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  • The Politica of Justus Lipsius and the Commonplace-Book
  • Ann Moss

Throughout Western Europe in the sixteenth century, schoolboys and grown men educated in the Latin schools of the humanists would recognize the commonplace-book as an indispensable tool for making sense of the books they read, for assimilating the written culture transmitted to them, and for possessing the means of production in their turn. This handy organizer of information and rather effective retrieval mechanism has been treated with a fair amount of contempt after being sidelined towards the end of the seventeenth century and then falling into public disrepute, its rich stock of precious commonplaces devalued into the small change of mere banalities. Nor indeed does it suit the agenda of post-Romantic scholars and critics looking in a simplistic way for signs of originality and innovation. However, the last few years have seen commonplaces in their more sophisticated guise back on the critical agenda, with several particular studies and, latterly, two major overviews published in a single year. 1 The thesis underlying this paper is that the commonplace-book is central to an understanding of how knowledge was organized in the early modern period. More than that, the commonplace-book keys us into procedures of investigation and debate and into the dialectical and rhetorical modes of articulating thought which were agreed to have persuasive force; and it exhibits the commonality of expectations, the common places, which ensured a common route into a shared area of communication when the cultural consensus of Western Europe was strained to breaking point.

One test of this thesis will be whether it can be usefully applied to texts which fit badly into interpretative frames familiar to the modern reader. The particular purpose of this paper is to apply the principles of commonplace-book [End Page 421] reading to just such an awkward case, in order at least to suggest the possibility of recovering an historically probable reading strategy which may more fully recuperate the text for the modern reader. The Politica of the eminent Stoic philosopher and scholar of antiquity, Justus Lipsius (1547–1606), is a network of quotations from ancient authorities linked together by Lipsius’s own words. He himself regarded it as one of his most important achievements. His contemporaries and their seventeenth-century descendants knew perfectly well how to read it, and there is plenty of evidence that they regarded it highly. 2 Modern readers find it an embarrassment, not knowing quite what to do with a book from which the author eclipses himself, yet keeps a dead hand on it: “All of it is mine and nothing is.” 3 Modern critics tend to assume it is all Lipsius, riding roughshod over the quotation indicators 4 ; or they prefer to think that nothing is and treat the text solely as a compilation of extracts 5 ; or they get tied in knots trying to rescue Lipsius’s voice drowned out in his quotations. 6 But Lipsius’s original readers in 1589 knew how to read it, because he told them: “For what is it but a well-arranged register of accounts or COMMONPLACES?” 7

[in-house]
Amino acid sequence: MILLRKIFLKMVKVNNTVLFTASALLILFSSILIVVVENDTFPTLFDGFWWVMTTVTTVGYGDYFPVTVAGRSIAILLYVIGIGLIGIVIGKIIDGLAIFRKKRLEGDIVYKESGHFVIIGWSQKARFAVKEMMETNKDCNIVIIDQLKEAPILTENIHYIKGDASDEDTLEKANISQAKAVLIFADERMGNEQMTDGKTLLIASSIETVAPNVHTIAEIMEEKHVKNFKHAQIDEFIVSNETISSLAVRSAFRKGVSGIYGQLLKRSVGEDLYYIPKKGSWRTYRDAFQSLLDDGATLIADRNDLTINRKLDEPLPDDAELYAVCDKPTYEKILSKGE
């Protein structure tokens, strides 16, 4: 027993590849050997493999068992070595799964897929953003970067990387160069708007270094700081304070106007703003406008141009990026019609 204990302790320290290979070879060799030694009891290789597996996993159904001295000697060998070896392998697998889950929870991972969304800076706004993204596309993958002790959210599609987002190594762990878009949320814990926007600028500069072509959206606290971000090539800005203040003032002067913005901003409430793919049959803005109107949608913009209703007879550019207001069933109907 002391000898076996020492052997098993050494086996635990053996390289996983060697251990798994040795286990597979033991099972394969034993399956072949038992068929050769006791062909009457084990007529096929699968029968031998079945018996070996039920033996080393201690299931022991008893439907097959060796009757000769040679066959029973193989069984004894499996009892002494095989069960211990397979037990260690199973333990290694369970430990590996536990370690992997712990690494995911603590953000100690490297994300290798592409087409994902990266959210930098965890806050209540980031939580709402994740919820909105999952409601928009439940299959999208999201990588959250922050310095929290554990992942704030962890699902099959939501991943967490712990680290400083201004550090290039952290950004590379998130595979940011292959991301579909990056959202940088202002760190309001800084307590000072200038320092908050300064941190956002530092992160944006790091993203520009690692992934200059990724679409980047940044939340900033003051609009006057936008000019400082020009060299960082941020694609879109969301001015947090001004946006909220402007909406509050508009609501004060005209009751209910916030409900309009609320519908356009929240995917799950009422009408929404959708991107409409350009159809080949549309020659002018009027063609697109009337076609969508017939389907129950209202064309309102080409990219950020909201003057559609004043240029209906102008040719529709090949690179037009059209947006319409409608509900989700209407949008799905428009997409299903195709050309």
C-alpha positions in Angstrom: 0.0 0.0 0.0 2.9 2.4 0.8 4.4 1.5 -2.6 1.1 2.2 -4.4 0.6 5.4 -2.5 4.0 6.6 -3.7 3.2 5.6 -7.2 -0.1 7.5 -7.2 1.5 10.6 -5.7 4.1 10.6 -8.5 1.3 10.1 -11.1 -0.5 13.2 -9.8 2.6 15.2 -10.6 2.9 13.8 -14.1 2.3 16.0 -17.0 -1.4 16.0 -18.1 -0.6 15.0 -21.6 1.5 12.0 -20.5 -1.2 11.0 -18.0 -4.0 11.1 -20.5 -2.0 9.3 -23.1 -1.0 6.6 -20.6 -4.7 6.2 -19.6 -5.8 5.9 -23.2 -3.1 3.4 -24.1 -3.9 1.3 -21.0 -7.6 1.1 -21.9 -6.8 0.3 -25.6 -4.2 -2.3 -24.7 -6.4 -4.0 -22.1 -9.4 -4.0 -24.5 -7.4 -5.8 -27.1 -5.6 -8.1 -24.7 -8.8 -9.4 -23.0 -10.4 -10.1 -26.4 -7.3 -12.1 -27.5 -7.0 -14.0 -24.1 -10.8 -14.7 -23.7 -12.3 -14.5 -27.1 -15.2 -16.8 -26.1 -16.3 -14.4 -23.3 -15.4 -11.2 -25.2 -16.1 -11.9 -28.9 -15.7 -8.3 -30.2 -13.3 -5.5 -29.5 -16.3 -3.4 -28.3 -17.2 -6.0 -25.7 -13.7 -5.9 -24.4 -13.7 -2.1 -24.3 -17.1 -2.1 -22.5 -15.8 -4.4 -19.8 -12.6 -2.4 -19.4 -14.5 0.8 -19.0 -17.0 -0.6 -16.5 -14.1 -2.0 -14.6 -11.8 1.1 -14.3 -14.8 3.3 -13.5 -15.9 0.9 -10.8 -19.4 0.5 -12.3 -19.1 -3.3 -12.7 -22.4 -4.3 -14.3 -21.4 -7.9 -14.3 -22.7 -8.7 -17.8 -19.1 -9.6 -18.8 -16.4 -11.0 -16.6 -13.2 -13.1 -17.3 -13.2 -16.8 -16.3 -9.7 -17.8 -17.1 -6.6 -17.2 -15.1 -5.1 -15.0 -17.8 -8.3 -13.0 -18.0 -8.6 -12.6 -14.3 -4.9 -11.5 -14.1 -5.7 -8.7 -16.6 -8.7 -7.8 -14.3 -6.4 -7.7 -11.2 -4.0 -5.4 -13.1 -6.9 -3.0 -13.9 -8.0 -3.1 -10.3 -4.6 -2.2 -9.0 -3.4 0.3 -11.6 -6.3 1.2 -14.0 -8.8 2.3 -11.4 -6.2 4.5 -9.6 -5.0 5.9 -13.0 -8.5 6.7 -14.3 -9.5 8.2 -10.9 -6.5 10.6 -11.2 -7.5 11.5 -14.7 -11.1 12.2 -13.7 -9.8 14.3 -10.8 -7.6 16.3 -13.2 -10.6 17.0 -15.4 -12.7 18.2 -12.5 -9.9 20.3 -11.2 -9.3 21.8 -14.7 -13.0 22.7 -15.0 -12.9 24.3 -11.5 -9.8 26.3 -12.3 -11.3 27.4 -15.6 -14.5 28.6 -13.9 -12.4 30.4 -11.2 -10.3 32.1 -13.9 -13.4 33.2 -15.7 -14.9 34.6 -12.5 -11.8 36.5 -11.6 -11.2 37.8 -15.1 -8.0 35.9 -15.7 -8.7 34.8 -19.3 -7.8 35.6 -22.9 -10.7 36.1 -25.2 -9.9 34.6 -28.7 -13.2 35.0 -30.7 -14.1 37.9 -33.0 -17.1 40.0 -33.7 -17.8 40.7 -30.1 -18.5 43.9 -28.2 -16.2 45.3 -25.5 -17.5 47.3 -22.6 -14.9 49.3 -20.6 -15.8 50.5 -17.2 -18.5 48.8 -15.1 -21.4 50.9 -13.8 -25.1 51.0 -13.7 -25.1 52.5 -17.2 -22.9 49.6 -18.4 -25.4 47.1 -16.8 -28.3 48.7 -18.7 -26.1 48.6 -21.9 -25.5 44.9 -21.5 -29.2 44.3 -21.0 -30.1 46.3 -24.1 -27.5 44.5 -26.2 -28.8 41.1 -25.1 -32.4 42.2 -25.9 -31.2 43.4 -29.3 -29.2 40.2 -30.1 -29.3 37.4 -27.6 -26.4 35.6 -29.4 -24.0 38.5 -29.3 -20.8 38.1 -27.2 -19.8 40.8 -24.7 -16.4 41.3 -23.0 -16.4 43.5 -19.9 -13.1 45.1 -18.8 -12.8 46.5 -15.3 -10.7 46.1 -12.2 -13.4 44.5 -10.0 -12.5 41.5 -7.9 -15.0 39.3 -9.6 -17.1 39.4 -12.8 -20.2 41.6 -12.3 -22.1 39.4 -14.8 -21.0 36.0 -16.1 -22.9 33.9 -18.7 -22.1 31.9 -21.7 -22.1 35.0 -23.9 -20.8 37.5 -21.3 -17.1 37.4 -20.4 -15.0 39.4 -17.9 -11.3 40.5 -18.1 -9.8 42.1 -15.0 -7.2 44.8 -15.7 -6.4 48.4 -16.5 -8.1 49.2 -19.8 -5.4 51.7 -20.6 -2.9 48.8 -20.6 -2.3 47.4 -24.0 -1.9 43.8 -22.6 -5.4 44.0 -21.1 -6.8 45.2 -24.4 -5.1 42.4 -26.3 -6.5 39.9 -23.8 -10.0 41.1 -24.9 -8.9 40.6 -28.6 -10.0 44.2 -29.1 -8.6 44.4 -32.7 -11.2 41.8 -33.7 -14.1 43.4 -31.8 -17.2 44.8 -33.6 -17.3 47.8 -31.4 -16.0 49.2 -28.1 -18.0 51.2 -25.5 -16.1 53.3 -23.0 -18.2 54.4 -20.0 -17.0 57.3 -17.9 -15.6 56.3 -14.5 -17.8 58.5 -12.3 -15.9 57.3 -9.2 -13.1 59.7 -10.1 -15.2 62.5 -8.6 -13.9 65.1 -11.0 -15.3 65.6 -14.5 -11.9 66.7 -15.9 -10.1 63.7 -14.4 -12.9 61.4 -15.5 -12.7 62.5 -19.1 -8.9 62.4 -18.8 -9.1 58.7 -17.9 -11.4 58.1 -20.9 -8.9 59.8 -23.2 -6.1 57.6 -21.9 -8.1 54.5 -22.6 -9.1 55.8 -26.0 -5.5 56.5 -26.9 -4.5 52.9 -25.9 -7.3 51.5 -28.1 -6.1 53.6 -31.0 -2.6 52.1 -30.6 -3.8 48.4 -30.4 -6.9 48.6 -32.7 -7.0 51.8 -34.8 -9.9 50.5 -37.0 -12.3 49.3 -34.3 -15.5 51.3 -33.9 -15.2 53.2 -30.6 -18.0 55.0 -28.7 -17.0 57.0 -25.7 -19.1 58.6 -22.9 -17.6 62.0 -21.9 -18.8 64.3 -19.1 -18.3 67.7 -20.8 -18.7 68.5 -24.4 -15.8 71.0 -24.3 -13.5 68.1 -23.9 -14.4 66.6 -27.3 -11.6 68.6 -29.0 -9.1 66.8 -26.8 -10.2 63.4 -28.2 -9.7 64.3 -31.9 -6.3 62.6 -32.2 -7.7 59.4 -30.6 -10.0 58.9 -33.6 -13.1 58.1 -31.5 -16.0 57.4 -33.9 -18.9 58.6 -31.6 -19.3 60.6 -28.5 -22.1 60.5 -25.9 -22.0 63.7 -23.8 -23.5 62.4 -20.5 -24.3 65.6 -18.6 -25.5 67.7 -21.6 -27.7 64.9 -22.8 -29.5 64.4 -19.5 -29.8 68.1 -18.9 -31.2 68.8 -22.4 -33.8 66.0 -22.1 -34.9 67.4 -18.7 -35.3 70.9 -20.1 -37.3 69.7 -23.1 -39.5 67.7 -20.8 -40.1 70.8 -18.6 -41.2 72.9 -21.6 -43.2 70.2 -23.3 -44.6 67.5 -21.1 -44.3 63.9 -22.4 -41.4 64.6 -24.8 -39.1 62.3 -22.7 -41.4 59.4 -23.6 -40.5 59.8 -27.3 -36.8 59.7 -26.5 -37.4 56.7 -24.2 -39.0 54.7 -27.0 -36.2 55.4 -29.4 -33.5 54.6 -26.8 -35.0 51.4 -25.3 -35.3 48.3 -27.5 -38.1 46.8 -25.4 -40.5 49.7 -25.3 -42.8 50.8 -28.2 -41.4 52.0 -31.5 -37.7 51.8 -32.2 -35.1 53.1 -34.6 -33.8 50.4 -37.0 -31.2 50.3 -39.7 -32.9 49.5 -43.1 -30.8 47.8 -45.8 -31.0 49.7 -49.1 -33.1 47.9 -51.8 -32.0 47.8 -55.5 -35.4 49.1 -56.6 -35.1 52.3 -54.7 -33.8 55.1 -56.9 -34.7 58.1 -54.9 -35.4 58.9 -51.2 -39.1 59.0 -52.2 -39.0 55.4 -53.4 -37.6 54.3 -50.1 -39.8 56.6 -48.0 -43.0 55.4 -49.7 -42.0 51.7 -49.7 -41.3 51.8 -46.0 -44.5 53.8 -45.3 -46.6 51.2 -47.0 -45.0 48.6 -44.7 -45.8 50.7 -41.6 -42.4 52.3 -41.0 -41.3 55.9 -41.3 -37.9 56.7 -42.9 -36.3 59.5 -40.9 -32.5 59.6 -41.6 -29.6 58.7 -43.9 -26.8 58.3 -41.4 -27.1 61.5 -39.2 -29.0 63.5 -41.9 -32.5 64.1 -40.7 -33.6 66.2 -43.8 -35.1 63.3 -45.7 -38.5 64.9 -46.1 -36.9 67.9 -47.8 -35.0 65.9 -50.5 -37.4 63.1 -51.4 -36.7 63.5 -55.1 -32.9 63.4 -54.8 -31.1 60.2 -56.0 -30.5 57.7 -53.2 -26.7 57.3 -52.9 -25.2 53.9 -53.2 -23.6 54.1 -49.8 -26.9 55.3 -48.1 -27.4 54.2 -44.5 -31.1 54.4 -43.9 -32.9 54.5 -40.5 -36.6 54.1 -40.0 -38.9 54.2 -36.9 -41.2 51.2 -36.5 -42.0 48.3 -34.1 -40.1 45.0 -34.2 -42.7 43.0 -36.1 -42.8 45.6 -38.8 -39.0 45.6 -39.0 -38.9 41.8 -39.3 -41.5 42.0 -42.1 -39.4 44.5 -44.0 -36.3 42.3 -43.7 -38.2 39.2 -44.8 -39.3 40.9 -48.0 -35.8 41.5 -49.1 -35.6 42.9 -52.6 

If we are going to get anywhere near the original point of reception, we must remind ourselves about commonplaces and commonplace-books. It was Erasmus in De copia who gave the first systematic guidelines for making commonplace-books, but by the time of Lipsius schoolboys in every Latin school in Northern Europe were busy excerpting from their [End Page 422] texts as they read, either under the schoolmaster’s instructions or at their own discretion. The commonplace-book was a probe and an instrument for redistributing text so as to ensure maximal retrievability and optimum application. Here is one of the many enthusiastic promoters of the practice, writing in 1564:

So that the more important passages in the authors set for reading and the more brilliant sententiae, exempla, similitudes, words, phrases, and outstanding figurative expressions may be the more readily imprinted on the memory and available and ready for use as occasion requires, it is extremely useful to have the common-places of the main intellectual disciplines arranged in a definite order, under which students may note...

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pp. 421-436
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